1International Arctic Research Center and Institute of Northern
Engineering, University of Alaska Fairbanks, Fairbanks, Alaska 99775, USA
2Department of Environment & Sustainability, Western State Colorado
University, Gunnison, Colorado 81231, USA
3Alaska Center for Climate Assessment and Policy, University of Alaska
Fairbanks, Fairbanks, Alaska 99775, USA
4Earth System Research Laboratory-Physical Sciences Division, National
Oceanographic and Atmospheric Administration, Boulder, Colorado 80305, USA
5International Arctic Research Center, University of Alaska Fairbanks,
Fairbanks, Alaska 99775, USA
6National Oceanographic and Atmospheric Administration-National Marine
Fisheries Service, Juneau, Alaska 99801, USA
Received: 11 Apr 2016 – Discussion started: 24 May 2016
Abstract. Unlike much of the contiguous United States, new hydropower development continues in the Far North, where climate models project precipitation will likely increase over the next century. Regional complexities in the Arctic and sub-Arctic, such as glacier recession and permafrost thaw, however, introduce uncertainties about the hydrologic responses to climate change that impact water resource management. This work reviews hydroclimate changes in the Far North and their impacts on hydropower; it provides a template for application of current techniques for prediction and estimating uncertainty, and it describes best practices for integrating science into management and decision-making. The growing number of studies on hydrologic impacts suggests that information resulting from climate change science has matured enough that it can and should be integrated into hydropower scoping, design, and management. Continuing to ignore the best available information in lieu of status quo planning is likely to prove costly to society in the long term.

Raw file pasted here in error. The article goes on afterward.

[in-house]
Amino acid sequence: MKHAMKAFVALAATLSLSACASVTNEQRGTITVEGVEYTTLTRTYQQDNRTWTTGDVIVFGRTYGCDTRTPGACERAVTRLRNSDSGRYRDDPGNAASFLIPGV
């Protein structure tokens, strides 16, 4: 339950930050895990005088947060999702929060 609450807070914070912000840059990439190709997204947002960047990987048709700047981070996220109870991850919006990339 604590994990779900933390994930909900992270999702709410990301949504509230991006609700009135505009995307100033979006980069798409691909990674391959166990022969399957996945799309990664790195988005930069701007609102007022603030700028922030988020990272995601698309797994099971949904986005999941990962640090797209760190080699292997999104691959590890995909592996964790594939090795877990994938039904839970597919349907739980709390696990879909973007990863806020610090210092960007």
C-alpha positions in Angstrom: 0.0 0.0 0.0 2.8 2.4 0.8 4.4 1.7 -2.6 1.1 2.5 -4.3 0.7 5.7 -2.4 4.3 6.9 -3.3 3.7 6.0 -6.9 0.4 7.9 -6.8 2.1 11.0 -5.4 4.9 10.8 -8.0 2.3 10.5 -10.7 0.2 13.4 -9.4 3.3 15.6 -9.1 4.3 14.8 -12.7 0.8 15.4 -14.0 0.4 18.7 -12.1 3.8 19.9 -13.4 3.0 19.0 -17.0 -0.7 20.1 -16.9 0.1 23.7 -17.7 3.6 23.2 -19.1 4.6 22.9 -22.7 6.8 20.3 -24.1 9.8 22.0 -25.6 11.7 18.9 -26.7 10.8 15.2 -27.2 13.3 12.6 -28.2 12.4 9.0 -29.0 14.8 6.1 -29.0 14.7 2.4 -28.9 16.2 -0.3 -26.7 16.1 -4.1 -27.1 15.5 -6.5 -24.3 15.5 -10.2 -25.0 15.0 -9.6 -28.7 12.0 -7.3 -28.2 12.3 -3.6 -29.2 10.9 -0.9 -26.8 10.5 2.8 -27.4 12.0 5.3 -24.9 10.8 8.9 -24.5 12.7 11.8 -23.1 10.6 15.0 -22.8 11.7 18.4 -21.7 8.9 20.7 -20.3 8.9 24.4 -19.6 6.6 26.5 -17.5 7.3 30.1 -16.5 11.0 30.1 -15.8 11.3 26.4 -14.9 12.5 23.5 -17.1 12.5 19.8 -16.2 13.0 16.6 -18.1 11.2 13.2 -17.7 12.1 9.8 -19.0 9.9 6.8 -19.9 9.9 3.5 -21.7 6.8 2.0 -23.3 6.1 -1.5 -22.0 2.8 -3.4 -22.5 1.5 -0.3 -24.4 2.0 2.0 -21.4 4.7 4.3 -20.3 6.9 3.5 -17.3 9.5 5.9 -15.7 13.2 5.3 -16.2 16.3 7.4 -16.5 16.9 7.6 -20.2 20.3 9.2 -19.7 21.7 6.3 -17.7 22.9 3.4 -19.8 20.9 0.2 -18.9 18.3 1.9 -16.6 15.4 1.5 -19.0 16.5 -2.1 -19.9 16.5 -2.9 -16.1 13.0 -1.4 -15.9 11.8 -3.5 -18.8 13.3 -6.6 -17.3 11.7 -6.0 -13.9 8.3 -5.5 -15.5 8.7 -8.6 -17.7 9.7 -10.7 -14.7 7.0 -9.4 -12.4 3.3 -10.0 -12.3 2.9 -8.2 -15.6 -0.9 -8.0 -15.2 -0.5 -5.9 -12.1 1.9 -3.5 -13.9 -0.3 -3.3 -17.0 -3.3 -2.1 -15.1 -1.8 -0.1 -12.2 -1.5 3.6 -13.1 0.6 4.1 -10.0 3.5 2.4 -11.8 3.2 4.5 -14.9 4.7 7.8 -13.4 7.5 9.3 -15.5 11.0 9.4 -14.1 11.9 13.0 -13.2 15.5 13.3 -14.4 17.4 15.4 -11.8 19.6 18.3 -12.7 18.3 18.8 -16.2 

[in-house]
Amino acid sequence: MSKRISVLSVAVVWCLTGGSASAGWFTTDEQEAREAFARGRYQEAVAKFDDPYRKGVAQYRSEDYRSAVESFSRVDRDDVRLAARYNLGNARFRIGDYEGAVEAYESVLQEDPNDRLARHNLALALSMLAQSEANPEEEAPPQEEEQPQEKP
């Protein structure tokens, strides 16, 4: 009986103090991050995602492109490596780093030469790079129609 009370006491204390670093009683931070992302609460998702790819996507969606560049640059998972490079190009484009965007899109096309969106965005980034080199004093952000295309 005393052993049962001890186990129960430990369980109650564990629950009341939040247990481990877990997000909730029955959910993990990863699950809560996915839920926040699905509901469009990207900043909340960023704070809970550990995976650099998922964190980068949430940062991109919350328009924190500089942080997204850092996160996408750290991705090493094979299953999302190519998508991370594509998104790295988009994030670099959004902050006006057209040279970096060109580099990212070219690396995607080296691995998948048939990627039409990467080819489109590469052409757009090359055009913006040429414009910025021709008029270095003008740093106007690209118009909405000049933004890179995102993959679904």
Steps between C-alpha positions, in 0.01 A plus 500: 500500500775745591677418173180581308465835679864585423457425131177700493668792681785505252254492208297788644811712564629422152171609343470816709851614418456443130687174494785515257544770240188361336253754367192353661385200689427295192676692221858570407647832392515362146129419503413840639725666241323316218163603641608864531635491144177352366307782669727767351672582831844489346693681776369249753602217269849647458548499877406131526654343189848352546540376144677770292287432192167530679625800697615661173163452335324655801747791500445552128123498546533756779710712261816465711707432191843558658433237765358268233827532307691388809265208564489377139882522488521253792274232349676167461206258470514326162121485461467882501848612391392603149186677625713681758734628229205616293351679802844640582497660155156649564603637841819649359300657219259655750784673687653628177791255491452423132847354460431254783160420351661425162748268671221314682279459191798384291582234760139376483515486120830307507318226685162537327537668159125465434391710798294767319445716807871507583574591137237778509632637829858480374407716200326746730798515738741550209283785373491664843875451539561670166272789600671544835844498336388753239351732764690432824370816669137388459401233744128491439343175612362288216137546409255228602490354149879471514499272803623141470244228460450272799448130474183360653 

Revised: 04 Nov 2016 – Accepted: 27 Nov 2016 – Published: 09 Jan 2017
Cherry, J. E., Knapp, C., Trainor, S., Ray, A. J., Tedesche, M., and Walker, S.: Planning for climate change impacts on hydropower in the Far North, Hydrol. Earth Syst. Sci., 21, 133-151, doi:10.5194/hess-21-133-2017, 2017.